This study adds to understanding how volume of care and provider specialty are reflected in the actual health care utilization of people living with HIV. Historically, specialty physicians with high HIV caseloads have been required to manage the complexities of HIV care. However, we know that for many complex chronic conditions specialty care may improve disease-specific indicators while strong primary care is required for improved whole-person care for those with multiple conditions . Our findings are consistent with previous work demonstrating a decrease in ambulatory visits to infectious disease specialists associated with a concomitant increase in visits to other physician specialties , but visits to family physicians have not been previously explored. Representing 30.2% of the 12,252 Ontario family physicians providing care in 2009, the proportion of family physicians providing care to any patients with HIV is not greatly changed from the 24% reported in a 2001 Canadian family physician survey . However, the proportion of care this represents for this population is surprisingly substantial. Questions remain regarding the best ways to merge HIV expertise and generalist knowledge to meet the needs of this increasingly diverse population [17,24].
Our findings have implications for health care planning, especially given that the Affordable Care Act may substantially increase the number of people with HIV eligible for health care insurance in the United States. Family physicians caring for people with HIV are older and graduated many years ago, yet are the only group practicing in rural settings. These results reflect concerns in the United States of an aging HIV workforce and the need for community-based care [17,24]. In addition, our results highlight the substantial mental health resources required for people with HIV, consistent with the observed high mental health burden in this population.
There are several limitations to our study. First, although we used a highly validated algorithm to identify people with HIV, the algorithm only identified patients who were being cared for by physicians. We were not able to identify those who were unaware of their HIV status (estimated to be 26% of prevalent infections in Canada ), or those not accessing health care, who may differ from those in care . As the focus of our study was to describe who is actively providing care to people with HIV, this constraint is appropriate to the research question. Furthermore, there are some practice settings in Ontario (most notably community health centres) whose data were not included in the administrative databases; thus, HIV patients seeking care in these settings could not be included in the study. While community health centres are estimated to serve only 0.9% of the Ontario population , they do serve more marginalized populations, thus we may be missing a higher proportion of HIV patients by not capturing care in these settings. Second, we are unable to measure the contribution of care provided by other health care providers who do not bill the provincial insurance system or the care provided by community based HIV/AIDS agencies. Third, as only one billing code is recorded per patient outpatient visit, patients may present with several health issues that are not captured in our HIV-related versus non-HIV related dichotomy. Fourth, in Canada, family physicians are primary care providers whereas internal medicine physicians act as consultant specialists. This differs from the United States where general medicine specialists may also provide primary care. However, the analysis of ambulatory visits by both physician specialty and HIV caseload allows generalization across settings. Finally, these data do not allow us a deeper understanding of how different specialties share care for the same patients.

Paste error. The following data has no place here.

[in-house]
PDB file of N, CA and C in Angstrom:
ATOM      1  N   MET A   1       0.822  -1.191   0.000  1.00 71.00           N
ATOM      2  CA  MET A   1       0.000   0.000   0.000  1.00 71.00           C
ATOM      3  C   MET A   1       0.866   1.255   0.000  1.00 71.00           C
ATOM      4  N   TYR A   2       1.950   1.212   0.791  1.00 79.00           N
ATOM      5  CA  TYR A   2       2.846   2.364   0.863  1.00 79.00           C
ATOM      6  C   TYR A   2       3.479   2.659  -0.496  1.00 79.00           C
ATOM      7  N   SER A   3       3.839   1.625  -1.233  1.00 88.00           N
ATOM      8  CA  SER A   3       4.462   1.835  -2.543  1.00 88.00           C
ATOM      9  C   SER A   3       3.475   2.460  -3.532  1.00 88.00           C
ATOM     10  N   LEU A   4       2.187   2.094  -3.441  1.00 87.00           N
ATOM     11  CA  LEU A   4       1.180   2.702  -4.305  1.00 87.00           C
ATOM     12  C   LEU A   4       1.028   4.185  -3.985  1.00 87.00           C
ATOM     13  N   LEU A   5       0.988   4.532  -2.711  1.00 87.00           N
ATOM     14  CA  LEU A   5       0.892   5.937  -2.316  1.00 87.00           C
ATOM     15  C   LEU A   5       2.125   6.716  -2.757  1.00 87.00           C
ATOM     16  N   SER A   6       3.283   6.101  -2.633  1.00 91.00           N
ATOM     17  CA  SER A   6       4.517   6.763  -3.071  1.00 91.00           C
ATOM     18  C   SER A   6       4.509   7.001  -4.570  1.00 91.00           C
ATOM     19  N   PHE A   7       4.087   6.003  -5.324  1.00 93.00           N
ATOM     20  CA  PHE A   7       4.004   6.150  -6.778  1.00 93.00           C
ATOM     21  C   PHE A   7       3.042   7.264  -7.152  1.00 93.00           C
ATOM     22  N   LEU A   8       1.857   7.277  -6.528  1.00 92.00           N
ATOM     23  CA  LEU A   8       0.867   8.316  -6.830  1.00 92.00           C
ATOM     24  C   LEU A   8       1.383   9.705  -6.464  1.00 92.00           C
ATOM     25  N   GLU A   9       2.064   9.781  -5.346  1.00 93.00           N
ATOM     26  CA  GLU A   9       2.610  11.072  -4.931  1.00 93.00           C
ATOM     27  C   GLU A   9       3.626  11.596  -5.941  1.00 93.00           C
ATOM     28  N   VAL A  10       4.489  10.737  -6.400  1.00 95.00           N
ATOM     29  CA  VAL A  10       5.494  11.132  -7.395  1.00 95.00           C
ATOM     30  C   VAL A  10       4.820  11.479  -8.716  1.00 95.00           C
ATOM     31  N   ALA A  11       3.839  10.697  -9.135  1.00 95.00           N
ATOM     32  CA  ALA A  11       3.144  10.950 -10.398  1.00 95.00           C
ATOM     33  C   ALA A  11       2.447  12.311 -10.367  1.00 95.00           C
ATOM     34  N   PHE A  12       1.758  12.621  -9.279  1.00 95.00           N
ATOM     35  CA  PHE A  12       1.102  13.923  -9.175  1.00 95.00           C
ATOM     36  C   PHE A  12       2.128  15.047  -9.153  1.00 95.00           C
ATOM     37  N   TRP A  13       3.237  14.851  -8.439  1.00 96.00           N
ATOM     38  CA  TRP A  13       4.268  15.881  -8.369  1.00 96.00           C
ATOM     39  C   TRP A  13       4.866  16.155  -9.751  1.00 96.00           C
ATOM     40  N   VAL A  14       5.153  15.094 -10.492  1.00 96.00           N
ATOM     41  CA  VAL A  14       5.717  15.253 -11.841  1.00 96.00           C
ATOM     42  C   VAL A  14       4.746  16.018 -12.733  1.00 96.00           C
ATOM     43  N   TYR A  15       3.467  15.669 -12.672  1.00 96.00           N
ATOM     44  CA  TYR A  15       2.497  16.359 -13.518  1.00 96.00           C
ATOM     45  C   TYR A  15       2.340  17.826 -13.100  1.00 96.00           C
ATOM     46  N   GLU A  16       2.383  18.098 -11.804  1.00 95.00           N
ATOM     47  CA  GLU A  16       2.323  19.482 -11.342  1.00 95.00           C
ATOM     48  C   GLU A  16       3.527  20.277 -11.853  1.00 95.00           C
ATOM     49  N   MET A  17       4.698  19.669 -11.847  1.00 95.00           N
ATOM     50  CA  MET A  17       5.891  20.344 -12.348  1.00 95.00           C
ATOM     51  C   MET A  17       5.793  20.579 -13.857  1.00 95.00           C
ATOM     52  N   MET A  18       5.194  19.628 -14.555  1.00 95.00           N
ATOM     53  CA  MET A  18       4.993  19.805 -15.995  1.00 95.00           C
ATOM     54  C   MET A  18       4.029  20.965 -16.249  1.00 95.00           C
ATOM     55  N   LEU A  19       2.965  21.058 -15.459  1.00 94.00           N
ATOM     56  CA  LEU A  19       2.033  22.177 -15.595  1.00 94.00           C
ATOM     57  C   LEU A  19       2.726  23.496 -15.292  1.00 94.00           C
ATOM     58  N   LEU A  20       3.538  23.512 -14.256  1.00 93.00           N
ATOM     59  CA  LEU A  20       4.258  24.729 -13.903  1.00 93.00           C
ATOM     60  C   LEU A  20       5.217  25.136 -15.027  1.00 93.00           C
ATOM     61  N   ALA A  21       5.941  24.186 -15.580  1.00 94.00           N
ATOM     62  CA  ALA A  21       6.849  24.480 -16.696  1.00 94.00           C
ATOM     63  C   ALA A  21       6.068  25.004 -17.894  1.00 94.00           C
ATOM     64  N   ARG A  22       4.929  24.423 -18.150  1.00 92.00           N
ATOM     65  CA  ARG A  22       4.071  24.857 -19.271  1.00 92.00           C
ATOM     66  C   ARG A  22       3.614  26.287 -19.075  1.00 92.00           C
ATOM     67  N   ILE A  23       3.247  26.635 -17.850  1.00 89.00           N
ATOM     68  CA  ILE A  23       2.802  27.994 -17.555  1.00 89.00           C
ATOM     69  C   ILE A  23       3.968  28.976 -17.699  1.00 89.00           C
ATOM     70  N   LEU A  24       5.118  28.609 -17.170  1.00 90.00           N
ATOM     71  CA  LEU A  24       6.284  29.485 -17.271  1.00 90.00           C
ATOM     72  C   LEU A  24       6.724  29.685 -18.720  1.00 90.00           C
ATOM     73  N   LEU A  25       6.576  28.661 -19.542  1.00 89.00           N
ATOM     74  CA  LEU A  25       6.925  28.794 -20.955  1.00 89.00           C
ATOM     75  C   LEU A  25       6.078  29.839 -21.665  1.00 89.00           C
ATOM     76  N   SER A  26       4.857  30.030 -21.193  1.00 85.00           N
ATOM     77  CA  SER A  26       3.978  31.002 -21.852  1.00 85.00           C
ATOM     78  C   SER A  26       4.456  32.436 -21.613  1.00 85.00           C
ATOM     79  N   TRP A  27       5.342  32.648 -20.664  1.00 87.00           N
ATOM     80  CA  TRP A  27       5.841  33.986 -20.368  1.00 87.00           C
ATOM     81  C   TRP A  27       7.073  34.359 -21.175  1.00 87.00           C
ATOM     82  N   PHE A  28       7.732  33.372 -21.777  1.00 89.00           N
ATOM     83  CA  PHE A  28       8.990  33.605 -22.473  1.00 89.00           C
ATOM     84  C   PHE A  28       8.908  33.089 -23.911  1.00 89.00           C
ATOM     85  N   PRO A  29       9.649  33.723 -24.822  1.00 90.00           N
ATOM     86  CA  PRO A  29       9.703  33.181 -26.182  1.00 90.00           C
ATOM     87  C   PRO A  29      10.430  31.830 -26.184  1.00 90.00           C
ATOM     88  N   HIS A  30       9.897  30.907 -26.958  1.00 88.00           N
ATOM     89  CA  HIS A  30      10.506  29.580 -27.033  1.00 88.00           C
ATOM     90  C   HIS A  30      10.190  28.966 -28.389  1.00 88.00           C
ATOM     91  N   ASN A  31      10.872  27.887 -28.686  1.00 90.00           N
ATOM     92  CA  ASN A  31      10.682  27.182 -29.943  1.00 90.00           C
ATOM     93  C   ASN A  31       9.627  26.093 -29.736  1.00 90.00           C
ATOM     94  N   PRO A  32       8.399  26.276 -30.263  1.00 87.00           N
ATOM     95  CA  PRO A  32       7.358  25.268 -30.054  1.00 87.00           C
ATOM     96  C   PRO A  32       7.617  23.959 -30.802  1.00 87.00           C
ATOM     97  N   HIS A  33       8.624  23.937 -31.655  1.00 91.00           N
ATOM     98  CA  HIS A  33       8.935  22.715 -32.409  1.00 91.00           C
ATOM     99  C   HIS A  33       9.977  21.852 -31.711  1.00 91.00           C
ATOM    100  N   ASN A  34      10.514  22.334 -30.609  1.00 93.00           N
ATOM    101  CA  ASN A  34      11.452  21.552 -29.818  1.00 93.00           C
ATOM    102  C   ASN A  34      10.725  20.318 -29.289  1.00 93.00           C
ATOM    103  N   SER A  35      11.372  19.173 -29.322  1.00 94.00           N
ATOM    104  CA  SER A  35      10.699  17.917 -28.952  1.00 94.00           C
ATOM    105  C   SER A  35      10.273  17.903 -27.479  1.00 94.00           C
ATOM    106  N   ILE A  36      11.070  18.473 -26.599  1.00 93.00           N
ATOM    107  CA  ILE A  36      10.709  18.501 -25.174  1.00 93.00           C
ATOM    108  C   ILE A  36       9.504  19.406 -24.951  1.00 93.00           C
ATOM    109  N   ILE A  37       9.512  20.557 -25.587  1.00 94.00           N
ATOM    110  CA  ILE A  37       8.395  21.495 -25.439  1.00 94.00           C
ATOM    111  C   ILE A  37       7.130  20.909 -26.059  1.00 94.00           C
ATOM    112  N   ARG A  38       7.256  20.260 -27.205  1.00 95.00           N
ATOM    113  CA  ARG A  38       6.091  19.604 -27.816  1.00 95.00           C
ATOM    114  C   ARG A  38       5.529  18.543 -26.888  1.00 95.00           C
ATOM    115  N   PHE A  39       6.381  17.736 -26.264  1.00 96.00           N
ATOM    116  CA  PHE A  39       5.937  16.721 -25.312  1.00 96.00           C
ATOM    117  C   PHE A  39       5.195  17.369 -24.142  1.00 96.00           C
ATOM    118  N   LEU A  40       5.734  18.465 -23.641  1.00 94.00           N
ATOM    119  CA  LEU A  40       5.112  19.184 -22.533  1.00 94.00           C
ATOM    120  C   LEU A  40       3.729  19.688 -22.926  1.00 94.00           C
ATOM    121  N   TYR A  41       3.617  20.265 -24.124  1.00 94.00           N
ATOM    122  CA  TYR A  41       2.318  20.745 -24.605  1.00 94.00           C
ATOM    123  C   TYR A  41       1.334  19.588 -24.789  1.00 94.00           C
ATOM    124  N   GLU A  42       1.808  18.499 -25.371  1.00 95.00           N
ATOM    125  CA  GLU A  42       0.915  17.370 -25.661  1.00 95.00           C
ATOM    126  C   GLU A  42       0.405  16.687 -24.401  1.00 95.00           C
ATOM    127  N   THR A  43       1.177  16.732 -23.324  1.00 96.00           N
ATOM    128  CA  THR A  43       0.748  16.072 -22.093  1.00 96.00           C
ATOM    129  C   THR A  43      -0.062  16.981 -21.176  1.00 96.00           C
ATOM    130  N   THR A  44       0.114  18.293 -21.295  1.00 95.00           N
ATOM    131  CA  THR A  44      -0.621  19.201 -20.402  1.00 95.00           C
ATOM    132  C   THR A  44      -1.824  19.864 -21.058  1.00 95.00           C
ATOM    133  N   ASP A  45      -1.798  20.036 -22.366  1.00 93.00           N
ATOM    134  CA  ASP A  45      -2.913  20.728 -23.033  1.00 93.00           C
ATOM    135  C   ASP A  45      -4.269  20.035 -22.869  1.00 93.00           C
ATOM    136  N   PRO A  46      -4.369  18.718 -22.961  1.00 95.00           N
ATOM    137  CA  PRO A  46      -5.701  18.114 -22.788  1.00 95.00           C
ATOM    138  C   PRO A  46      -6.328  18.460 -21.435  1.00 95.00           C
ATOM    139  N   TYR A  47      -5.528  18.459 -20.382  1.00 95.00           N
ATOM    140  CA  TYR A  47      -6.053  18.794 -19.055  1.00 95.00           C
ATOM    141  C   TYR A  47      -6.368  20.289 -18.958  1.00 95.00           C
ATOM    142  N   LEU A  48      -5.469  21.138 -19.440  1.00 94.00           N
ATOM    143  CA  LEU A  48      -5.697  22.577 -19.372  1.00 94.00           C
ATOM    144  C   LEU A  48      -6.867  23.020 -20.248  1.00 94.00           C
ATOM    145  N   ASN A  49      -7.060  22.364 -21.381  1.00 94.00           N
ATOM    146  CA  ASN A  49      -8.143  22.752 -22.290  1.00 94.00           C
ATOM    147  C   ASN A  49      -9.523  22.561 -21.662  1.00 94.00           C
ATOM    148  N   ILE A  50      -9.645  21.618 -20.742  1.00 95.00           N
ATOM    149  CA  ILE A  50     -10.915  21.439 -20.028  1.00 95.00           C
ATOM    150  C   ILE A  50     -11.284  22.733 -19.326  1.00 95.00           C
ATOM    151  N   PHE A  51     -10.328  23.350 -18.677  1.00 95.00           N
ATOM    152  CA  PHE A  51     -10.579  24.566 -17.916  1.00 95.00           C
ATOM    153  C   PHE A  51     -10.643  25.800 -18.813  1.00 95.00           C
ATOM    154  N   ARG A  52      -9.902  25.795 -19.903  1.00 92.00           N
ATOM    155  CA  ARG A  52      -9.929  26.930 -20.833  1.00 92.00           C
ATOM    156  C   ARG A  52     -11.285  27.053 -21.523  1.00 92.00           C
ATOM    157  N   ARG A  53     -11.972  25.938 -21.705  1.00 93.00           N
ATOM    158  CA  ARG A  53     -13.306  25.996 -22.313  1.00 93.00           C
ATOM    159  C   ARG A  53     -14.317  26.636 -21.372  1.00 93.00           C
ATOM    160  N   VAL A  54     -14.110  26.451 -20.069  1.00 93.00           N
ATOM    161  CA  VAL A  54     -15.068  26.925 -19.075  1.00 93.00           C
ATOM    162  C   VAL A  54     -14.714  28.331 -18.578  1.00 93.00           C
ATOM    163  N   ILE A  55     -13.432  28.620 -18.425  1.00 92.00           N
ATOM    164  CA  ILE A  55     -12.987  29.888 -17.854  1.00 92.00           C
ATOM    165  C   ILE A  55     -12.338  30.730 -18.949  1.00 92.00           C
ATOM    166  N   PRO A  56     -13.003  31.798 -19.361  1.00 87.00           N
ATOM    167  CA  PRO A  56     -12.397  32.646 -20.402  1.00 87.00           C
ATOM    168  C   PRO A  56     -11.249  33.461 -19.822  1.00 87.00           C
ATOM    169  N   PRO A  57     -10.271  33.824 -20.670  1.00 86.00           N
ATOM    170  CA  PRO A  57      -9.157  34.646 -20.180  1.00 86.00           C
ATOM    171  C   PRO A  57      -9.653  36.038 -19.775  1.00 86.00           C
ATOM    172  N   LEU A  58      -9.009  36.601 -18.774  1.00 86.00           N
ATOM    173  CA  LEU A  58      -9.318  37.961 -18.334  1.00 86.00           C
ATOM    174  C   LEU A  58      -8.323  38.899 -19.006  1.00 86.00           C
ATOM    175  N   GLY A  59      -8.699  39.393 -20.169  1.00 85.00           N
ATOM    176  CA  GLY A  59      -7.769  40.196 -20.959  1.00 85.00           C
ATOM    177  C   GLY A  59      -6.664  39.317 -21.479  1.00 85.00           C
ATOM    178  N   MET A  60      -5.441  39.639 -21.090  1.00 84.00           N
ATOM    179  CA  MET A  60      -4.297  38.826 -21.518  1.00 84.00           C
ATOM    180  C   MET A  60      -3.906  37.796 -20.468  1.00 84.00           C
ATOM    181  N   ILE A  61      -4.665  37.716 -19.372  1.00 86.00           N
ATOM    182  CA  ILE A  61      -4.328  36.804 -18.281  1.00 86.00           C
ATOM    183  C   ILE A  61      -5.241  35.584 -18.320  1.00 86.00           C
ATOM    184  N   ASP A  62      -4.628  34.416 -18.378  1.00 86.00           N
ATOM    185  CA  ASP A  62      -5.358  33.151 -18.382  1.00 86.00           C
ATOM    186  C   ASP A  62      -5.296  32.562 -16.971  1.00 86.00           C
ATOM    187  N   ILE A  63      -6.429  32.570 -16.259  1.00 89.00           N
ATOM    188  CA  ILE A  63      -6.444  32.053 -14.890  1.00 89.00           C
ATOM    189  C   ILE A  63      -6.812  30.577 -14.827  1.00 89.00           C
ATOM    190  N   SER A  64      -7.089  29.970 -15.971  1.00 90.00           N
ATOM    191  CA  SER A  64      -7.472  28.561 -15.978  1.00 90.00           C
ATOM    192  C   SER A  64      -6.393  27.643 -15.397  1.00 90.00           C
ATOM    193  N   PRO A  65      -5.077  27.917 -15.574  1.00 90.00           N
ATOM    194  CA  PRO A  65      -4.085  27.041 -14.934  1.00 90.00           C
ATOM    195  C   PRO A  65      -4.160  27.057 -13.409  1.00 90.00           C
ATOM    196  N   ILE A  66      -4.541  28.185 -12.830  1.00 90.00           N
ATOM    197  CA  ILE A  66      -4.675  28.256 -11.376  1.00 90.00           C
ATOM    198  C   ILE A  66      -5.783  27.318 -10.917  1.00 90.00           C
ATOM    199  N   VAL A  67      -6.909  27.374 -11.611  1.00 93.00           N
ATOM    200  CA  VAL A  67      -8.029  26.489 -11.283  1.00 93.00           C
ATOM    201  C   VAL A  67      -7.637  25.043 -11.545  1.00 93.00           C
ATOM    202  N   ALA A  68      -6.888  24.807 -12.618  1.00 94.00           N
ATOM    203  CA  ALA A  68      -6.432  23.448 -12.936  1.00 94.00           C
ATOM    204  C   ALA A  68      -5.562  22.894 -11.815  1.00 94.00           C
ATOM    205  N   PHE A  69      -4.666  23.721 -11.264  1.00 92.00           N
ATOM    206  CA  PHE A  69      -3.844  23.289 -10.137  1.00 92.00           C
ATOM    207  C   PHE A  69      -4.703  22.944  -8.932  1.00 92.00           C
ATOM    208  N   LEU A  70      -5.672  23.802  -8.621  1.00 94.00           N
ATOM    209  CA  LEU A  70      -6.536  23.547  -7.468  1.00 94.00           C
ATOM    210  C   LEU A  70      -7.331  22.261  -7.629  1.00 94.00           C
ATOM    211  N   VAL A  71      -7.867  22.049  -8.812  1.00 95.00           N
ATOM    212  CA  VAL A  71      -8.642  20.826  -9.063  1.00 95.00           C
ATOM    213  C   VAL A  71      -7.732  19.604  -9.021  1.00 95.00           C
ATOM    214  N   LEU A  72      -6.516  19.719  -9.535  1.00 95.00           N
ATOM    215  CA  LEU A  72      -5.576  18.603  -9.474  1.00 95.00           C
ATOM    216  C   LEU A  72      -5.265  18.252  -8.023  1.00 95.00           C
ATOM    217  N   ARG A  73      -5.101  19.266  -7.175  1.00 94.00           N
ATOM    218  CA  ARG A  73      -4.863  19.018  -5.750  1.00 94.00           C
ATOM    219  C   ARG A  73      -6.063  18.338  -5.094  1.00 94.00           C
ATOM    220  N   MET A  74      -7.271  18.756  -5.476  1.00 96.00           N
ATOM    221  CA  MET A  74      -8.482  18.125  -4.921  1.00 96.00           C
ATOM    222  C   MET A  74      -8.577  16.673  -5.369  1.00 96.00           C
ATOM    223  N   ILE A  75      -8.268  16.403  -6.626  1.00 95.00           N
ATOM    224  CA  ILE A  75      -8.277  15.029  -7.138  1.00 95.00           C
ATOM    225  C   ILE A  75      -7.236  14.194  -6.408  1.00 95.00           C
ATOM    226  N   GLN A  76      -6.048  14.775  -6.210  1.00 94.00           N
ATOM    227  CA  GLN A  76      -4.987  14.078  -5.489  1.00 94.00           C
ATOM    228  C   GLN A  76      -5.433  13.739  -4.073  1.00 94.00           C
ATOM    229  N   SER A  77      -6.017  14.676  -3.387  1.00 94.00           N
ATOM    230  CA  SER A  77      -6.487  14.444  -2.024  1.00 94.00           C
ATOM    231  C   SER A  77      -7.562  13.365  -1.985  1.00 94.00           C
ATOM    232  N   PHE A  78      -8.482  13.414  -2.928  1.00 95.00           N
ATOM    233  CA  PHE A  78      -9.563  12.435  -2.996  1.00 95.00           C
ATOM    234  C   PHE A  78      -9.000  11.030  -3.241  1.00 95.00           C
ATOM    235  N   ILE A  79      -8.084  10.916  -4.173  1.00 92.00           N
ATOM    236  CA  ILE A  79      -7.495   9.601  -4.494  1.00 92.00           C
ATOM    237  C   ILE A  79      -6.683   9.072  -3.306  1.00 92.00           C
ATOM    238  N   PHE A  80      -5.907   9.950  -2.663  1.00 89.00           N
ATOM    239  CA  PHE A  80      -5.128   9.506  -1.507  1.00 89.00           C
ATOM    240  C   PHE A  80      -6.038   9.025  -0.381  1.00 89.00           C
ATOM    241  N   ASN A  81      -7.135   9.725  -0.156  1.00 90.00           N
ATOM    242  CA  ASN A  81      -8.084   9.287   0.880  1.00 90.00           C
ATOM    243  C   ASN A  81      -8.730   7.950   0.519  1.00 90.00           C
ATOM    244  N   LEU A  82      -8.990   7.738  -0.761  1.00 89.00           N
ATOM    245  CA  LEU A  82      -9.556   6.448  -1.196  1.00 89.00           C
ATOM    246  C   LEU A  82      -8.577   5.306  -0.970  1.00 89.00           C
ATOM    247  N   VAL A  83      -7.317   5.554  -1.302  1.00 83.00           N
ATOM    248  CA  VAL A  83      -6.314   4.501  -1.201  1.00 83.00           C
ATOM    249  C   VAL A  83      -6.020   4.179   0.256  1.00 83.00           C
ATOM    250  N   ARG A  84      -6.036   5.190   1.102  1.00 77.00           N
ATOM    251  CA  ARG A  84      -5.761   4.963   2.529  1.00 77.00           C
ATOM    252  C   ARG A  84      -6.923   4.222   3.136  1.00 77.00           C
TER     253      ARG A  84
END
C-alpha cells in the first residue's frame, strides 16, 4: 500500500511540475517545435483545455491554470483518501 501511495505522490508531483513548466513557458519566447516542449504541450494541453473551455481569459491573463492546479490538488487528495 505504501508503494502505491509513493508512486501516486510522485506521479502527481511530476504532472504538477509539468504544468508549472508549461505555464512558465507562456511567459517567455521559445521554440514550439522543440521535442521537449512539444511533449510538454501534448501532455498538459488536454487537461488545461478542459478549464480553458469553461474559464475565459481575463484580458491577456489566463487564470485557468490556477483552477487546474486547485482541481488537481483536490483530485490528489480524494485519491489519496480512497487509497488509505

Our study demonstrates that differences exist between specialists caring for people with HIV in Ontario. Further, the distribution of visits unveils patterns of health care delivery by physicians depending on their specialty and their HIV caseloads. Family physicians with high and low caseloads provide substantial proportions of care for this population, as do psychiatrists. Further research should delineate the ways these specialty groups share care for this complex, chronic population and how different provider patterns relate to quality of care.